The Global Compact for Safe, Orderly and Regular Migration was officially adopted Wednesday by the United Nations General Assembly in New York, two days after the adoption of the Global Compact on Refugees. The successful adoption of both compacts concludes a two-year process that began with the 2016 New York Declaration for Refugees and Migrants and is a historic victory for UN efforts to regulate migrant and refugee flows on a global level.
The migration compact was adopted by a recorded vote of 152 in favor to five against (Czech Republic, Hungary, Israel, Poland, and United States), with 12 abstentions (Algeria, Australia, Austria, Bulgaria, Chile, Italy, Latvia, Libya, Liechtenstein, Romania, Singapore, and Switzerland). 24 countries did not vote: Afghanistan, Antigua and Barbuda, Belize, Benin, Botswana, Brunei Darussalam, Democratic People's Republic of Korea, Dominican Republic, Guinea, Kiribati, Kyrgyzstan, Micronesia, Panama, Paraguay, Sao Tome and Principe, Seychelles, Slovenia, Somalia, Timor-Leste, Tonga, Trinidad and Tobago, Turkmenistan, Ukraine, and Vanuatu.
This means that 41 out of the 193 UN member states chose not to endorse this migration compact. The number of skeptics grew from December 10 when 33 countries did not participate in an intergovernmental conference to adopt the migration compact in Marrakesh, Morocco.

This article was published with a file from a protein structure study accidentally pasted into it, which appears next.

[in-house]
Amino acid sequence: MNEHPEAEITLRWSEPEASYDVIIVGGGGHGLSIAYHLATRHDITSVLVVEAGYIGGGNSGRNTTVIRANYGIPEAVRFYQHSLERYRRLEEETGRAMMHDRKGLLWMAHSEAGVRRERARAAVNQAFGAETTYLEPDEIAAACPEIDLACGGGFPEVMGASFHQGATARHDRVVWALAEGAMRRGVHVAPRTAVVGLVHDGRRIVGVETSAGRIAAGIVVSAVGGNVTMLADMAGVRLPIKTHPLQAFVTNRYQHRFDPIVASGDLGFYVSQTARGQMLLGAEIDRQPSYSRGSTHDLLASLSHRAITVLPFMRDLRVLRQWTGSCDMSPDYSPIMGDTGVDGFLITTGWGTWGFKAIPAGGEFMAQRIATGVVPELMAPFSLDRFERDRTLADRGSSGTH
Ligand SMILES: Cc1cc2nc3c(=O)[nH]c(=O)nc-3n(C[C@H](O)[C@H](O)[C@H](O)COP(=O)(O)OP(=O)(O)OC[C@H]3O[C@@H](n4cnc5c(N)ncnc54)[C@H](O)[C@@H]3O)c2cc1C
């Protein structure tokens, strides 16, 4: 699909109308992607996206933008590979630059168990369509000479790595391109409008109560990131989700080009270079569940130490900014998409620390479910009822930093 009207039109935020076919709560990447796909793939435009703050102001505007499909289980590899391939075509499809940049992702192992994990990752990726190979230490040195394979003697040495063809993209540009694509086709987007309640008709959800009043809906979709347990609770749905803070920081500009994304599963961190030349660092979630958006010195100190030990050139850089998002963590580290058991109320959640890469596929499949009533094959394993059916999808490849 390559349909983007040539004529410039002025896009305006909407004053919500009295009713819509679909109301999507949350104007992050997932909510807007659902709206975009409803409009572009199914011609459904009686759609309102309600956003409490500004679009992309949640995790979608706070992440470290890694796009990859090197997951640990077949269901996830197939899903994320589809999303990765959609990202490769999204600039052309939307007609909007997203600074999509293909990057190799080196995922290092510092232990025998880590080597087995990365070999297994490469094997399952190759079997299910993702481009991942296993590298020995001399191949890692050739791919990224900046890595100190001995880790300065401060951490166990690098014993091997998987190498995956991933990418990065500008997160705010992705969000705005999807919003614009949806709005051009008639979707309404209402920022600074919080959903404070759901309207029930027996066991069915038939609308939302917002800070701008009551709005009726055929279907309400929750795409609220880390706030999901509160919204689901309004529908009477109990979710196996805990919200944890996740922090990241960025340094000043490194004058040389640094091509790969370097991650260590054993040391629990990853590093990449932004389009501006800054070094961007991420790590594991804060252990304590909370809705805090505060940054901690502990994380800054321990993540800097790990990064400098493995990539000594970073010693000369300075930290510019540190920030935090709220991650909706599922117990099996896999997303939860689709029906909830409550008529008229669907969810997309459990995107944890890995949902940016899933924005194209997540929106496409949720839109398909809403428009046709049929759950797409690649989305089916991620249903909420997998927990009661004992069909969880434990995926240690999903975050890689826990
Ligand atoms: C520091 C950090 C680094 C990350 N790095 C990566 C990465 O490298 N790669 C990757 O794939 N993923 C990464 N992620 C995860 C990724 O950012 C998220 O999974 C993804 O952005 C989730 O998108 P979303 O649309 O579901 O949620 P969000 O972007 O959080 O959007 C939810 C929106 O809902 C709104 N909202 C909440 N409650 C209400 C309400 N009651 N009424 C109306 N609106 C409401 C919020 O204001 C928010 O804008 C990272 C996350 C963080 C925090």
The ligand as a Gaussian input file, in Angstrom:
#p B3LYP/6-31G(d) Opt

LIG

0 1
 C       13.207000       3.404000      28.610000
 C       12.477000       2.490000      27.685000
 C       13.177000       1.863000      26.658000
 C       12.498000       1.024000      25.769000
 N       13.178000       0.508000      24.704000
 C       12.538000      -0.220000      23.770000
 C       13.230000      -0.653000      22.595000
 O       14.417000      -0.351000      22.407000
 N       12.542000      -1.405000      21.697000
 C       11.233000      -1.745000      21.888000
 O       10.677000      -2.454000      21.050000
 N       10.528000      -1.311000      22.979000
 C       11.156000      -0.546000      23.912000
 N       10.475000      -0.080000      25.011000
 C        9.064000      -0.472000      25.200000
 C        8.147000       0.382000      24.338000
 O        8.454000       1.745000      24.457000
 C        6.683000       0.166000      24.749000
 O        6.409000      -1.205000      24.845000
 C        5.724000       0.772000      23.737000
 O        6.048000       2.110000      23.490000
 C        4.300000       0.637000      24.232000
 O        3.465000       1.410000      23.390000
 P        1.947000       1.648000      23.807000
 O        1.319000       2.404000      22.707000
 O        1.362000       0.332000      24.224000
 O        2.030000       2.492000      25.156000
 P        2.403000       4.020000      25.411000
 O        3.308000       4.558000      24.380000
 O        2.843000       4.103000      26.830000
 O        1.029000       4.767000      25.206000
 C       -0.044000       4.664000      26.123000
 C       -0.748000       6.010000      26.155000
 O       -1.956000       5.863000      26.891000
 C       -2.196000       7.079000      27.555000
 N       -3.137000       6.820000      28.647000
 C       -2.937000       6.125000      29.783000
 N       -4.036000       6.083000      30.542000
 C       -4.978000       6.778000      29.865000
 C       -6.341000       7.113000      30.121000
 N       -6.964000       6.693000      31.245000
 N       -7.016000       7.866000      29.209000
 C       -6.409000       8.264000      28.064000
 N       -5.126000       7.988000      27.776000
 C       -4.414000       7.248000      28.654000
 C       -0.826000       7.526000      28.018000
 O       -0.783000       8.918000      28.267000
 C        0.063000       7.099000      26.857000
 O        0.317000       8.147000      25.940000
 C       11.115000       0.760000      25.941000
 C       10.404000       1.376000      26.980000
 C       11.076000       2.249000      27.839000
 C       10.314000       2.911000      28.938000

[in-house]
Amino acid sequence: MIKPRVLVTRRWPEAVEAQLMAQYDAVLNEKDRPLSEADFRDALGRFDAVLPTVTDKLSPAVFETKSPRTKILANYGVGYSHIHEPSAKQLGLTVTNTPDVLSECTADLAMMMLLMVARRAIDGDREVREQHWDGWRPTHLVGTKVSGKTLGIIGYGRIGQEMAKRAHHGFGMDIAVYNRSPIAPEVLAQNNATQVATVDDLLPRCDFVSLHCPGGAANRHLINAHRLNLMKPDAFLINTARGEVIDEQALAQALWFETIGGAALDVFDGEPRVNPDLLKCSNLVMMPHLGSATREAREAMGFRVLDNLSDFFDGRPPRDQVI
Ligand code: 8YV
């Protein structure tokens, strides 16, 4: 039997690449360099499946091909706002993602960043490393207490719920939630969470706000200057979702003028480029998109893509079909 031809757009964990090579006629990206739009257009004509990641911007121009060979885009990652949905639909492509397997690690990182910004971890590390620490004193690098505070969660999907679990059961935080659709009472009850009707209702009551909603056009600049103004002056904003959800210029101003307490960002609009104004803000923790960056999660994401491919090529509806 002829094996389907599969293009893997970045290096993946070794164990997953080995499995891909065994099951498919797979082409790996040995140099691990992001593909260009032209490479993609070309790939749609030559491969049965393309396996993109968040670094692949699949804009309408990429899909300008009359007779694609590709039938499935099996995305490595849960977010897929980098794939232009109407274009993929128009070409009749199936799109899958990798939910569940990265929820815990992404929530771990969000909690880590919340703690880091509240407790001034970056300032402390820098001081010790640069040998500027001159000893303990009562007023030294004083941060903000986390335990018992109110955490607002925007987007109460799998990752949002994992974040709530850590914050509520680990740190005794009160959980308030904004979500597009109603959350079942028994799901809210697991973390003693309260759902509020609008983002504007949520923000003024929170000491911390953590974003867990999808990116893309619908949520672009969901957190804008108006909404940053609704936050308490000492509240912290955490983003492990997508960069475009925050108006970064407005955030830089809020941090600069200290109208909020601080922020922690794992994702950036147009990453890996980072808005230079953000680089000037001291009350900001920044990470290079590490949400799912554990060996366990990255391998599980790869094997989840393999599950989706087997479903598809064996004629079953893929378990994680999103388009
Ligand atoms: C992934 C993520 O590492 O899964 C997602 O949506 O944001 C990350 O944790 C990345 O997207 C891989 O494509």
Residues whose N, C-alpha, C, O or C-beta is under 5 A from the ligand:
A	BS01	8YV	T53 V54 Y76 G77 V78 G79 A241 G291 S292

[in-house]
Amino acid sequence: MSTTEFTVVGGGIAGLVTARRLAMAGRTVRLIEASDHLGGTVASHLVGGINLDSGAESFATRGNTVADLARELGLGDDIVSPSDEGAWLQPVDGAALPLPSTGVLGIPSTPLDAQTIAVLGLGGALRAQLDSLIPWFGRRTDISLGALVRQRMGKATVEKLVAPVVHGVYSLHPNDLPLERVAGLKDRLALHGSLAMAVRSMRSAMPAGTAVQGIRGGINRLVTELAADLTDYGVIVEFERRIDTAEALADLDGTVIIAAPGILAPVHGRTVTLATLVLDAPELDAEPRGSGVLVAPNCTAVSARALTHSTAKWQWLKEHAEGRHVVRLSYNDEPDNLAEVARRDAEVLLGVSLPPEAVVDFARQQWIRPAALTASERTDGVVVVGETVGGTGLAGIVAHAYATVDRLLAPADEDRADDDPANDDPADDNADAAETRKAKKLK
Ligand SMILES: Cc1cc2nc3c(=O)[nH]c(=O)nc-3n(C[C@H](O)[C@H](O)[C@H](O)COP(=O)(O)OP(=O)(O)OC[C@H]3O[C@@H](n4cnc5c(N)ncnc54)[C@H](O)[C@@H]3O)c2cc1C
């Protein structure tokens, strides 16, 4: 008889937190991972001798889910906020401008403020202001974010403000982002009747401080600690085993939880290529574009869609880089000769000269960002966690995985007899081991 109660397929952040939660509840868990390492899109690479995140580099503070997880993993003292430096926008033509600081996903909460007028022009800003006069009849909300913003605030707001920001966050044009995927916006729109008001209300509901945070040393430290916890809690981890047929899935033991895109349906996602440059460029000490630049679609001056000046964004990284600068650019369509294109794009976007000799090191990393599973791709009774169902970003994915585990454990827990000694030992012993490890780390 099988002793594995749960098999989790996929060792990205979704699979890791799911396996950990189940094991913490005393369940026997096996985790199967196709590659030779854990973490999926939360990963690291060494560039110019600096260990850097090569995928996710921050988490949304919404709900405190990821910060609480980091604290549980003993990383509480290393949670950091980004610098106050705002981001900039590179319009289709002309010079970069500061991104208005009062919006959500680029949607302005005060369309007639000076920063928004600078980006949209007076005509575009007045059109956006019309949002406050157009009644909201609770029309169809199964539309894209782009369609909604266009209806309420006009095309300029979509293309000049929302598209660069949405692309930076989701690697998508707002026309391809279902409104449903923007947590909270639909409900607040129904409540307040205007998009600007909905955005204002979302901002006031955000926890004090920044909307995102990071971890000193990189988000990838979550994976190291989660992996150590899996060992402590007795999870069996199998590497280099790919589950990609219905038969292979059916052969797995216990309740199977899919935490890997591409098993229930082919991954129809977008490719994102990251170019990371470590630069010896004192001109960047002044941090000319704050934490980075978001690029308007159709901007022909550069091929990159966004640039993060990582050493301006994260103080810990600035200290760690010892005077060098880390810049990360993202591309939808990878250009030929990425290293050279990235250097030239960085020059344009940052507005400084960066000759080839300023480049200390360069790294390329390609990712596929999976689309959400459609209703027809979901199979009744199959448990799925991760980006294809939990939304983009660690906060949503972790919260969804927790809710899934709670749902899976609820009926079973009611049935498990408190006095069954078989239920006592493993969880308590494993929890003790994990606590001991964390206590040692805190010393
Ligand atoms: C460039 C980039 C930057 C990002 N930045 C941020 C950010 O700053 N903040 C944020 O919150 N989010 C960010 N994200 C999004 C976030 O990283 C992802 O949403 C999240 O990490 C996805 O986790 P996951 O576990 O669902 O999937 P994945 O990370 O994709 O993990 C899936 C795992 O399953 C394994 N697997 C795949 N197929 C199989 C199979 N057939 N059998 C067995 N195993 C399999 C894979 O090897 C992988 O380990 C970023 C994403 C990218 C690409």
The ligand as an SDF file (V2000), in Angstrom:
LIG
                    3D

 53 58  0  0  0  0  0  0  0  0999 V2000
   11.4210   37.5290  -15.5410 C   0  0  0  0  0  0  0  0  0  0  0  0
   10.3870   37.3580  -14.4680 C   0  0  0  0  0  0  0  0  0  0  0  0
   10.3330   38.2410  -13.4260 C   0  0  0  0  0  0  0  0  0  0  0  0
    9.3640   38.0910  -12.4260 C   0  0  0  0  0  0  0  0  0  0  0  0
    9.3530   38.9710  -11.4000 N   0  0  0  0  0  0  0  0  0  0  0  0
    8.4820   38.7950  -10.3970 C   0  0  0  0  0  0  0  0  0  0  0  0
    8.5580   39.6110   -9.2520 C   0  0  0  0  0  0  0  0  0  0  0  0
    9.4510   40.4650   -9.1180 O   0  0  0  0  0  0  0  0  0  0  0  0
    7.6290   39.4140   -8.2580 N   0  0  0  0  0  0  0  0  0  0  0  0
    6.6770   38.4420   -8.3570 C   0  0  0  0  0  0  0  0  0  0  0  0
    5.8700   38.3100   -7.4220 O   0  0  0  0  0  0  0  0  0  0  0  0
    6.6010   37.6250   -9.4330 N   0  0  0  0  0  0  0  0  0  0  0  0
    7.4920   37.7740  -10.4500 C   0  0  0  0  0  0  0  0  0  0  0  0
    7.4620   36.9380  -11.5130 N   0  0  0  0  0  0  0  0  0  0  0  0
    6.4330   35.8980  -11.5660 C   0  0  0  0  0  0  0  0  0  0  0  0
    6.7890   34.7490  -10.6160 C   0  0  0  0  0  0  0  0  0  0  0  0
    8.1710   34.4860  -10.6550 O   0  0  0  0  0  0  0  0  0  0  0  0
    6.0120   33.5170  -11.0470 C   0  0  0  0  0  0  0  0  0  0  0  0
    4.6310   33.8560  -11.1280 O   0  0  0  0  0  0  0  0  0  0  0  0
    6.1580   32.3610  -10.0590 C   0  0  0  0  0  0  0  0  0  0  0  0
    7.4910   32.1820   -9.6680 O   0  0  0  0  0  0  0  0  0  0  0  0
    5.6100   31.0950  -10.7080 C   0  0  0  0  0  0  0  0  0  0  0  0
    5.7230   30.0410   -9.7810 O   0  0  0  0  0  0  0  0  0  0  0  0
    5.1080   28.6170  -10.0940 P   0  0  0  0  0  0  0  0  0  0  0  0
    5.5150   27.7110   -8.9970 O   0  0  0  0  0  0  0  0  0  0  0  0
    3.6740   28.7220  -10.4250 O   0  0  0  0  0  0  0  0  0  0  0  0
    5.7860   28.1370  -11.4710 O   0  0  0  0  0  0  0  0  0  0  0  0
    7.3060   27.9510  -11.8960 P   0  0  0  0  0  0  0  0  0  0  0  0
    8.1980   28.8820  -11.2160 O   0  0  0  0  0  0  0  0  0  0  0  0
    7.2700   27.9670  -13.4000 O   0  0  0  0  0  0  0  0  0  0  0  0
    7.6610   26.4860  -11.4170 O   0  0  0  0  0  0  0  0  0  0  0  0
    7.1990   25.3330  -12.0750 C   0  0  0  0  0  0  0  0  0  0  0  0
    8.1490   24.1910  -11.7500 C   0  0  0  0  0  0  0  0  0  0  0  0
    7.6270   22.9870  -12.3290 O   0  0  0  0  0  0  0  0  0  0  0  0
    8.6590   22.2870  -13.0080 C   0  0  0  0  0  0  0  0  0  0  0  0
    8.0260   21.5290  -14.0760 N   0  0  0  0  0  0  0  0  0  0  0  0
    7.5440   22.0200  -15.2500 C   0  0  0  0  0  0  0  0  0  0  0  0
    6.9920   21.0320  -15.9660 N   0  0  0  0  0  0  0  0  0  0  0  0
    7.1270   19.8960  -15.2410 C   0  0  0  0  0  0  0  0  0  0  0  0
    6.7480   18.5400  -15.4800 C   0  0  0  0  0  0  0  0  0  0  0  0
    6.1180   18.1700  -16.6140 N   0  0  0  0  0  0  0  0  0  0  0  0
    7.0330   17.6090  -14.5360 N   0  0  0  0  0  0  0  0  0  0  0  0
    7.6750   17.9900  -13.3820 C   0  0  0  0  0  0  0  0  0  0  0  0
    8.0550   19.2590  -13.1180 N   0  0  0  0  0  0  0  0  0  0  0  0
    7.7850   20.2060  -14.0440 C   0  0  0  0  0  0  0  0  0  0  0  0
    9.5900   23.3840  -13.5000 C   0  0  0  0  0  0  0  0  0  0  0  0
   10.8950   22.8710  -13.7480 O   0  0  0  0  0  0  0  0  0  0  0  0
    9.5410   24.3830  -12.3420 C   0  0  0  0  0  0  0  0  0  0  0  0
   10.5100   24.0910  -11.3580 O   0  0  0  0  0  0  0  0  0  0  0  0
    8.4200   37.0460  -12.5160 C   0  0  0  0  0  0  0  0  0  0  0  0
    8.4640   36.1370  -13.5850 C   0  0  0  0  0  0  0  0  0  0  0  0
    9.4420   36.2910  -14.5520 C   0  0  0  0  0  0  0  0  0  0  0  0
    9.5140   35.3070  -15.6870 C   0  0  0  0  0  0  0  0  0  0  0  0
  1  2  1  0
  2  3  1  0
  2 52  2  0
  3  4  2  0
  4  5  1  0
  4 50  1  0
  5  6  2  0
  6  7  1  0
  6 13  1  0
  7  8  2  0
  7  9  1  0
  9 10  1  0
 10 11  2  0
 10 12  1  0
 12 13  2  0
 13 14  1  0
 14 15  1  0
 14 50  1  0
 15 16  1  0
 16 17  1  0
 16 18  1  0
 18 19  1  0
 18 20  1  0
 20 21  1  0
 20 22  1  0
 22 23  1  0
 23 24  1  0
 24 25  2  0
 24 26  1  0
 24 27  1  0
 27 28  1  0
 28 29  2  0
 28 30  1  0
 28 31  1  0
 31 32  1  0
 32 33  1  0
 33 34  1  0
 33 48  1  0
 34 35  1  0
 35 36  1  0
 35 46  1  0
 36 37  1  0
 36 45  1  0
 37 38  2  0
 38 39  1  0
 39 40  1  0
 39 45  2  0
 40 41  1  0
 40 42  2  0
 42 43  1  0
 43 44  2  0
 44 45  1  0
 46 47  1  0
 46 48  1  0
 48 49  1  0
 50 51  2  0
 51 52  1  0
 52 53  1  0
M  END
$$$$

By comparison, the Global Compact on Refugees got more support (perhaps because of the humanitarian aspect of refugee crises). It was adopted by the UN General Assembly on Monday by a recorded vote of 181 in favor to two against (United States and Hungary), with three abstentions (Eritrea, Libya, Dominican Republic). Seven countries did not vote: Democratic People's Republic of Korea, Israel, Micronesia, Nauru, Poland, Tonga, and Turkmenistan.
Only the United States and Hungary voted no on both compacts. Israel and Poland voted no on the migration compact but did not vote on the refugee one. Czech Republic voted no on the migration compact and yes on the refugee one. Dominican Republic did not vote on the migration compact but abstained from the refugee one. Libya abstained from both compacts. Eritrea voted yes on the migration compact but abstained from the refugee one. Democratic People's Republic of Korea, Micronesia, Tonga and Turkmenistan did not vote on both.
UN High Commissioner for Refugees Filippo Grandi welcomed the adoption of the Migration Compact: "The effective implementation of both compacts will help reinforce the objectives of the other." The two compacts are indeed interconnected. Those who decided to opt out of one compact should logically have opted out of the other as well; both are based on the 2016 New York Declaration for Refugees and Migrants. Both migrant and refugee rights are now set to fall under a new model of international lawmaking.
Under the UN rule, migration and refugee policies will be guided by "multilateralism" (after multiculturalism showed its limits). Human mobility (for migrants and refugees alike) will never be regulated the same, including for nations who opposed the compacts.
(Note: This post was updated with a quote from Grandi.)